Fleet Risk Management - the business case for change
It’s an undeniable truth: many companies and senior managers do not yet view fleet safety as a top priority. Yes it’s true that businesses running a fleet of vehicles probably do understand the ‘process’ of managing their fleet; the functional areas such as vehicle servicing, insurance plans and employing qualified drivers. However, do they actually understand true performance management and how to reduce operating costs through:
- accident reduction
- efficient fuel usage
- minimising vehicle wear, tear and damage
- lower insurance premiums
and ultimately improve the safety of their fleet and reduce the number of collisions.
With road traffic injuries claiming more than 1.25m lives each year, the cost to governments runs to approximately 3% of GDP*. Reports show that total accident rates for commercial fleets is around 20%, with certain industries even higher.
These simple facts alone show it’s a subject that cannot be ignored and must be taken seriously at the highest levels within an organisation. Aside from the need to help reduce accident rates, there are a number of clear efficiencies which can be obtained by having a defined, effective and ongoing Fleet Risk Management programme.
It’s your duty
Driving for work is a high risk activity that has the potential to cause harm to both people and an organisation’s reputation. In a world where road traffic crashes are expected to be the fifth leading cause of death, employers must be aware of the obligations and benefits to protecting one of their most valuable assets – its employees.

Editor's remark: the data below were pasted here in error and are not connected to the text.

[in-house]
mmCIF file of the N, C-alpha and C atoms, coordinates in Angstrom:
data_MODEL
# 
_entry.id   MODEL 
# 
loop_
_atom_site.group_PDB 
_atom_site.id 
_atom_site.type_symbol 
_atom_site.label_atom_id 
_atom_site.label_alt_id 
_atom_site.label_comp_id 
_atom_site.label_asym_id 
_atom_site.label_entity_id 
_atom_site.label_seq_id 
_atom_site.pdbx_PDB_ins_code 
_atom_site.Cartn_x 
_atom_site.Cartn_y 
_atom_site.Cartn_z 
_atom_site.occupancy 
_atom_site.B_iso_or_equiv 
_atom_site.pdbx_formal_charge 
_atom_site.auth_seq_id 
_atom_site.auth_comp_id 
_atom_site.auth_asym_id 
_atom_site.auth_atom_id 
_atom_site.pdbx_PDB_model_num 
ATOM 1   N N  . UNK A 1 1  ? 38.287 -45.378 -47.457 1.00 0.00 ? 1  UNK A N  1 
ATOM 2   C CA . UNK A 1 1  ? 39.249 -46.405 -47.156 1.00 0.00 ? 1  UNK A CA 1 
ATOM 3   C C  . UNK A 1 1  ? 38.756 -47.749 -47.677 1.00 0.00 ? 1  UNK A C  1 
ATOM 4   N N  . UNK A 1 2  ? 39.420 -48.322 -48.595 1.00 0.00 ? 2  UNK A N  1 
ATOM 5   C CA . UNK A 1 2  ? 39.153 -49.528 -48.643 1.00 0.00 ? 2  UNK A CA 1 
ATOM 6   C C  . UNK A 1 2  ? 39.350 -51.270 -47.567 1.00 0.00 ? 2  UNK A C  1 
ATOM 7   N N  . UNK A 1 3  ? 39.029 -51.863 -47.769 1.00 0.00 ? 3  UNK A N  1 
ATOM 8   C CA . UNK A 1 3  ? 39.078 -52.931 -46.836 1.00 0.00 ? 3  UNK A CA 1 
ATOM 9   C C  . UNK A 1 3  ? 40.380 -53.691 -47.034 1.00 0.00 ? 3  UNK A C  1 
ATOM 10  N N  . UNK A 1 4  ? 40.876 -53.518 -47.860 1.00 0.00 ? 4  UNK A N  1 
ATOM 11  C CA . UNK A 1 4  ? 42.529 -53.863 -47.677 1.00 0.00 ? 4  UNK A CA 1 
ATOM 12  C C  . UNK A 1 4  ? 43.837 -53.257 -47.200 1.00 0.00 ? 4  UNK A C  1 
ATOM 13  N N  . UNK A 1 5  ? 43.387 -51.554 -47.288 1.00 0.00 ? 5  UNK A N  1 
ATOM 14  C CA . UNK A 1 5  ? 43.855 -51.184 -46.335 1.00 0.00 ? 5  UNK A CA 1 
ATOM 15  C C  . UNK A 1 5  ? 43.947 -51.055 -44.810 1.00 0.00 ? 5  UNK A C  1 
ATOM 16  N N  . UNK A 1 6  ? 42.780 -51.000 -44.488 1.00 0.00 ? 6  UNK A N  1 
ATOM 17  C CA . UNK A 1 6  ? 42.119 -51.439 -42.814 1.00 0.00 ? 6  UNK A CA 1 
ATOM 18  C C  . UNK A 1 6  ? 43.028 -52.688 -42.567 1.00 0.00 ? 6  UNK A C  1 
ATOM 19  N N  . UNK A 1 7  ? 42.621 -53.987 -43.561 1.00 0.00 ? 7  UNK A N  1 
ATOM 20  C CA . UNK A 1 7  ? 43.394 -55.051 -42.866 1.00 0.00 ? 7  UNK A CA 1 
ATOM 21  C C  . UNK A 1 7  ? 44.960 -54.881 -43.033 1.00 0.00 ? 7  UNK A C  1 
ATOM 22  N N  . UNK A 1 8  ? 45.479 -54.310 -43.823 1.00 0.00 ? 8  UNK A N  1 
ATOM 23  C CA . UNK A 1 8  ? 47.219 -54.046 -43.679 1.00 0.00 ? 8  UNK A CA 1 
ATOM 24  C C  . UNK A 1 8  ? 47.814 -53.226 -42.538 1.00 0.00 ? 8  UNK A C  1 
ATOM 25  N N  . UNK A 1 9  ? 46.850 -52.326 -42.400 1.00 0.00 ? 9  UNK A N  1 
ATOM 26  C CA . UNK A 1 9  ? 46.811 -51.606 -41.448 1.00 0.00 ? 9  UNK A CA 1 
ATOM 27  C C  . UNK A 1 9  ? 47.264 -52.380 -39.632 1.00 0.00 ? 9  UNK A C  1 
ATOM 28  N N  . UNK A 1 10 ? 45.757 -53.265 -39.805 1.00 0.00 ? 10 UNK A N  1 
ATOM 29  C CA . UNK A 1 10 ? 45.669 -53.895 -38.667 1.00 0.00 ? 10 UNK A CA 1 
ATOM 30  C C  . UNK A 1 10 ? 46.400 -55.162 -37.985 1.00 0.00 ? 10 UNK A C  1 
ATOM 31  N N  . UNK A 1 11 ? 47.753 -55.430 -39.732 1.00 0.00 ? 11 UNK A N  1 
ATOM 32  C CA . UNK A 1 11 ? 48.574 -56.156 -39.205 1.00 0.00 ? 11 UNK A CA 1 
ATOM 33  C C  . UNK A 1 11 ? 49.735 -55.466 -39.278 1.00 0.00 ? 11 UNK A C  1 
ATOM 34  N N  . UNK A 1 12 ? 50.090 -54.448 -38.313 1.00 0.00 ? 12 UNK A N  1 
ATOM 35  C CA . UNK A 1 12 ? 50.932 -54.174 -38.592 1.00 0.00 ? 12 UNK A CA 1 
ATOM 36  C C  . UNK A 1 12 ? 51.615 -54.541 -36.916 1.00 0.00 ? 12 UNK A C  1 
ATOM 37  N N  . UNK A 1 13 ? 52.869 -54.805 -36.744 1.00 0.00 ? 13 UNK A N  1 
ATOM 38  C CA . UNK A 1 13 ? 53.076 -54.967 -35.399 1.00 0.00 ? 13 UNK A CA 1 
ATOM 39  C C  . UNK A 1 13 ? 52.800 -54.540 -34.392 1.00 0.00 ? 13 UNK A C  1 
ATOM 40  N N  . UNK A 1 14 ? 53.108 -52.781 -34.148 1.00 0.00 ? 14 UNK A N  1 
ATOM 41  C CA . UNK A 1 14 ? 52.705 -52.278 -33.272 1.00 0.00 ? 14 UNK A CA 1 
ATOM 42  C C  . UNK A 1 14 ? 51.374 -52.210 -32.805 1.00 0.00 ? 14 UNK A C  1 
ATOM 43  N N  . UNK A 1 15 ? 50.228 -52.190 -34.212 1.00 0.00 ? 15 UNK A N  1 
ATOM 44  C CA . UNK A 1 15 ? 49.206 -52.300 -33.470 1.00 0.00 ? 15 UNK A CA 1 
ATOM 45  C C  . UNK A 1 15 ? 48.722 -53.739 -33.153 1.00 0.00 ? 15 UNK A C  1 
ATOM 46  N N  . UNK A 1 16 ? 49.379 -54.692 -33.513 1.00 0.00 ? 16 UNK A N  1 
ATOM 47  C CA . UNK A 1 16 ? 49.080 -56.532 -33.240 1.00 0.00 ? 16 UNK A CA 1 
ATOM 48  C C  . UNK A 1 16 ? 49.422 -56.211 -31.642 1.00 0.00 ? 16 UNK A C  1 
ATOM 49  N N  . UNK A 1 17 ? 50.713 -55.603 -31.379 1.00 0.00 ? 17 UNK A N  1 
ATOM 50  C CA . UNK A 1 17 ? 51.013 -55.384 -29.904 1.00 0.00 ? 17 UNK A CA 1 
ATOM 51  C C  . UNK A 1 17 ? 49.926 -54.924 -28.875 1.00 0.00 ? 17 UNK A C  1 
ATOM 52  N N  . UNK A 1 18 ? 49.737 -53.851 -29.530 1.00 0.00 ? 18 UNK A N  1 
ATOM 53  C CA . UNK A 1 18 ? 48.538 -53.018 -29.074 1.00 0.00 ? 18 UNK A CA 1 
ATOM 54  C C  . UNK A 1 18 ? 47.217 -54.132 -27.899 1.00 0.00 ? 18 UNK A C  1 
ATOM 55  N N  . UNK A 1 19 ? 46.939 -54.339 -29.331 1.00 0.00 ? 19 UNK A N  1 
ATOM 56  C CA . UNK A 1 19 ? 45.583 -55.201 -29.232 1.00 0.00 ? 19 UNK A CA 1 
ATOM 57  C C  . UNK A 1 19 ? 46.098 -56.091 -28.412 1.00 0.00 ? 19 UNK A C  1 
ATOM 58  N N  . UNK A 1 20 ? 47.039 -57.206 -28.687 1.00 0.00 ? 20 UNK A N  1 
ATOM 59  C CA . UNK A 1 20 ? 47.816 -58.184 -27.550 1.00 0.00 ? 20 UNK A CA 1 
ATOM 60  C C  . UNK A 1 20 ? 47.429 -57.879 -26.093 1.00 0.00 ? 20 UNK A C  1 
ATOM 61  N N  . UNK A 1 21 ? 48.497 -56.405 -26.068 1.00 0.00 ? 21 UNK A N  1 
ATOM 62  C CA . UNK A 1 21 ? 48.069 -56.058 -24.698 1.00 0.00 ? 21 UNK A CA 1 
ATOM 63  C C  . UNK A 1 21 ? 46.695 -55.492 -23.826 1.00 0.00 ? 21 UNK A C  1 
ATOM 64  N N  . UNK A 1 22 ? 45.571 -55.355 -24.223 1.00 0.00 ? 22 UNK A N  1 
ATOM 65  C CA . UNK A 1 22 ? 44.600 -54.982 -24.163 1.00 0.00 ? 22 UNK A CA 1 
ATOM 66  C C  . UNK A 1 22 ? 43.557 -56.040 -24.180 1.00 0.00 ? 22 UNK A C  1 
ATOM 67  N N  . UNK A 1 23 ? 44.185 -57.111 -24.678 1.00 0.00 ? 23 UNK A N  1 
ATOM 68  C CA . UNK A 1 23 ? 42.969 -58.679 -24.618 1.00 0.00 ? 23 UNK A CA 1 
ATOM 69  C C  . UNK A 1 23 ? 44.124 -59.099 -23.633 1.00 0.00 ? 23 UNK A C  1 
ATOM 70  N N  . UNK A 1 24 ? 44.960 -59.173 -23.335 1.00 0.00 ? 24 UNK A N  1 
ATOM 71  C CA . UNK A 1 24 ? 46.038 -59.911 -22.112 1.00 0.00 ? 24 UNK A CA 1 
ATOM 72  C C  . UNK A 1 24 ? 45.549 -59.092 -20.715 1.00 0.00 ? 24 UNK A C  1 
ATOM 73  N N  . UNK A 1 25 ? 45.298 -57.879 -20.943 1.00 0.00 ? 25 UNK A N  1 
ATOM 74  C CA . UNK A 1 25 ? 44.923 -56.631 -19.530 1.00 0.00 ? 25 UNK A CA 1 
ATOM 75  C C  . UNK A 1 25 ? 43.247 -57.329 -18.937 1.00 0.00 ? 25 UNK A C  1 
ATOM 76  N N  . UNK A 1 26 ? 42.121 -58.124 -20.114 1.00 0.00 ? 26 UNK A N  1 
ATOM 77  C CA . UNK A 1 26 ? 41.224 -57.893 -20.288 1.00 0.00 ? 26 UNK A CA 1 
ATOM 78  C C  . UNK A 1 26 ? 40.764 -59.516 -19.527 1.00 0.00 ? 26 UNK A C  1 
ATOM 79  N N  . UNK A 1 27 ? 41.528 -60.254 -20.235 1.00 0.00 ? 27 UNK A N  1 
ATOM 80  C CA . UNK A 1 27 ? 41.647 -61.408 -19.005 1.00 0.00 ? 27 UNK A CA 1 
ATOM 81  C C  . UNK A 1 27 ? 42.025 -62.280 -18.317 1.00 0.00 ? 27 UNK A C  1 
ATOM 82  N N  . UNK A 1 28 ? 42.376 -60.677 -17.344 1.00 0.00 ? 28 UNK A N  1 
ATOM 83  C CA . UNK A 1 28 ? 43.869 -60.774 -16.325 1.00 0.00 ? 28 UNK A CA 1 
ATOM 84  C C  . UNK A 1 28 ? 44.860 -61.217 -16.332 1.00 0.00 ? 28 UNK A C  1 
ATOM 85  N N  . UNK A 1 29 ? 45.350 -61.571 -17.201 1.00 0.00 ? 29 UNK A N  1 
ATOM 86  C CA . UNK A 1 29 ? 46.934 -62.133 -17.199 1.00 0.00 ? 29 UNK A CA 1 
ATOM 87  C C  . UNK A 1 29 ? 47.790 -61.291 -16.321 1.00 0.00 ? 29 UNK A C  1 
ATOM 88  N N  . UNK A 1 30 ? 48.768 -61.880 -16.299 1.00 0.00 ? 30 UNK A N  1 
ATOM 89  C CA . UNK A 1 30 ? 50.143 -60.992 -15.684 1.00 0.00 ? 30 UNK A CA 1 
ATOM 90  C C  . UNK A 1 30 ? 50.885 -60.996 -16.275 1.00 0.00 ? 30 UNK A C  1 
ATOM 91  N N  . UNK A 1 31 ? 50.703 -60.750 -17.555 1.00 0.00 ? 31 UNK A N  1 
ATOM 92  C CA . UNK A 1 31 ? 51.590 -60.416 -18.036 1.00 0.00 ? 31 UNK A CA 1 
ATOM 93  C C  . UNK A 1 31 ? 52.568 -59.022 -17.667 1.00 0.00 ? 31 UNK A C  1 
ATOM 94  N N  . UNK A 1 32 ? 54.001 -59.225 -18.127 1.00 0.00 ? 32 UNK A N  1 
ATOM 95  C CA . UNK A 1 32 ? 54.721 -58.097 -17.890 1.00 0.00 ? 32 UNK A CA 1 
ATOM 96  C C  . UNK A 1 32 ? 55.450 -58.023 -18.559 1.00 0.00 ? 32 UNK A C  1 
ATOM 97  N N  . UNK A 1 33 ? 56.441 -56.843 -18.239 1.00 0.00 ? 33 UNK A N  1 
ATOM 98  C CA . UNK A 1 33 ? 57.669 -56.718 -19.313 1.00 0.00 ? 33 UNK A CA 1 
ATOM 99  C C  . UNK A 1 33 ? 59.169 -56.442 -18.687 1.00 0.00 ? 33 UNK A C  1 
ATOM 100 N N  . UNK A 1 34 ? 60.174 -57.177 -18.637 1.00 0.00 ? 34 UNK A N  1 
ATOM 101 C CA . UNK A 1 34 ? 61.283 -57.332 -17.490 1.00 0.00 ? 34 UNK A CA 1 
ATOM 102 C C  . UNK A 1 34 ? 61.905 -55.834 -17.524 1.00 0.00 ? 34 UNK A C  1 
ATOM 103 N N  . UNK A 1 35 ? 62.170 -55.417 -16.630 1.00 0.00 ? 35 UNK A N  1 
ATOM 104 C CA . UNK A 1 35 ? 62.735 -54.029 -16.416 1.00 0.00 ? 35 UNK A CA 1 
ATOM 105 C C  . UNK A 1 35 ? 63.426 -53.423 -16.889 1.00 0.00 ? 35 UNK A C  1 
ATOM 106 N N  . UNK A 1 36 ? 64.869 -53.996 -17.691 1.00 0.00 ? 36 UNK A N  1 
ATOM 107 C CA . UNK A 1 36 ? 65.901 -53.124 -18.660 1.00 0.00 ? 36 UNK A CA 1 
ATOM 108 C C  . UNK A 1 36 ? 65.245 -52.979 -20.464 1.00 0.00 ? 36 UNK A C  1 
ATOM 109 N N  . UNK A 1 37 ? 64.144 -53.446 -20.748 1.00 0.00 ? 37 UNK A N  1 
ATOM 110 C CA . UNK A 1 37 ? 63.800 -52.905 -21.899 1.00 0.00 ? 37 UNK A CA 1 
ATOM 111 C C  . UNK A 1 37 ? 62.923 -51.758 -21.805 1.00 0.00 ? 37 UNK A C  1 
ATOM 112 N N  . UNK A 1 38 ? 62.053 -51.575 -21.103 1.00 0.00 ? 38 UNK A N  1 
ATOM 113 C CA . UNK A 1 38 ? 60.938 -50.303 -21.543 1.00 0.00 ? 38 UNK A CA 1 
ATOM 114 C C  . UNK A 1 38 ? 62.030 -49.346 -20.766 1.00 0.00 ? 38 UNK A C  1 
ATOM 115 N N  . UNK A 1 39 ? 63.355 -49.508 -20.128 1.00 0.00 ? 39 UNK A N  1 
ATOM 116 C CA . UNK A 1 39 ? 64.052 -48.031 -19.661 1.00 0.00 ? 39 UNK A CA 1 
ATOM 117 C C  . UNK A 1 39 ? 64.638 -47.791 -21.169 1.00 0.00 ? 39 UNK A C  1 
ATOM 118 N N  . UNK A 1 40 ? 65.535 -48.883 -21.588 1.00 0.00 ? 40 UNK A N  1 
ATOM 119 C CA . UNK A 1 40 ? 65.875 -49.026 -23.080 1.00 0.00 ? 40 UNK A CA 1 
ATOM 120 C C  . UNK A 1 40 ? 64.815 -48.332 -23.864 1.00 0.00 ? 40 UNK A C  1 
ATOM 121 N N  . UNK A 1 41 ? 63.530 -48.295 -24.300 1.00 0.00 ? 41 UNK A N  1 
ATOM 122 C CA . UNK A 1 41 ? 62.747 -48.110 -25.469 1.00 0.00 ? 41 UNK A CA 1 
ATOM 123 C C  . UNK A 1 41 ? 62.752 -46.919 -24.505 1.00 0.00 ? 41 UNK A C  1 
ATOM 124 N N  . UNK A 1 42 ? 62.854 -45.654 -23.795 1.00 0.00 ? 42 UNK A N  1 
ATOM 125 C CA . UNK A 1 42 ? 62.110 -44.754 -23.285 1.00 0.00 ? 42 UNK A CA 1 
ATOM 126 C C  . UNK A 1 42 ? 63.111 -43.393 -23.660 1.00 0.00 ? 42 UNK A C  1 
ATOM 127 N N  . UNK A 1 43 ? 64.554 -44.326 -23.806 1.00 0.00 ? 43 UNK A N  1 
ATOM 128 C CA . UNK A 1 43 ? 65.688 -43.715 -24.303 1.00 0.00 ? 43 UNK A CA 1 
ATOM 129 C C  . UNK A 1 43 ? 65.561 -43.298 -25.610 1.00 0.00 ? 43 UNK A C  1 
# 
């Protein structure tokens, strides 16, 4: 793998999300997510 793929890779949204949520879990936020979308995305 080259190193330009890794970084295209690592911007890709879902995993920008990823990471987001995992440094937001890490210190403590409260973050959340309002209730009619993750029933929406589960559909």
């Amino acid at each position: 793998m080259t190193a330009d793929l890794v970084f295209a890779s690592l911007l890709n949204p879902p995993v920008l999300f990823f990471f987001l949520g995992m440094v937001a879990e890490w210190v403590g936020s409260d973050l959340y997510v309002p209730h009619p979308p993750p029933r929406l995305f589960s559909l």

The phrase ‘duty of care’ is used regularly in relation to fleet risk and is defined as:
“a moral or legal obligation to ensure the safety of others” Oxford English Dictionary
In the UK for example, employers have a legal obligation and in 2007 the landmark Corporate Manslaughter and Corporate Homicide Act 2007 came into force. This act can find companies and organisations guilty of corporate manslaughter as a result of management failures that result in a breach of their duty of care.
Even in countries where there is no threat of prosecution, employers are still exposed to potential liability in many forms. The subject cannot be ignored and should be given the same level of priority as workplace health and safety. It is the obligation of the employer to ensure the safety of its employees and in the case of fleet safety, the public with whom their vehicles inevitably interacts.
Often a business will begin to think about implementing a Fleet Risk Management programme once a tragic incident has occurred. It goes without saying this is the wrong way to approach the subject; senior managers, fleet managers and health and safety managers should collaborate to proactively initiate a programme to manage the risks its fleet presents. The companies which do this successfully are able to demonstrate clear business benefits in terms of cost savings, operational efficiency, employee engagement, improved reputation and more.
Management of your fleet can reduce costs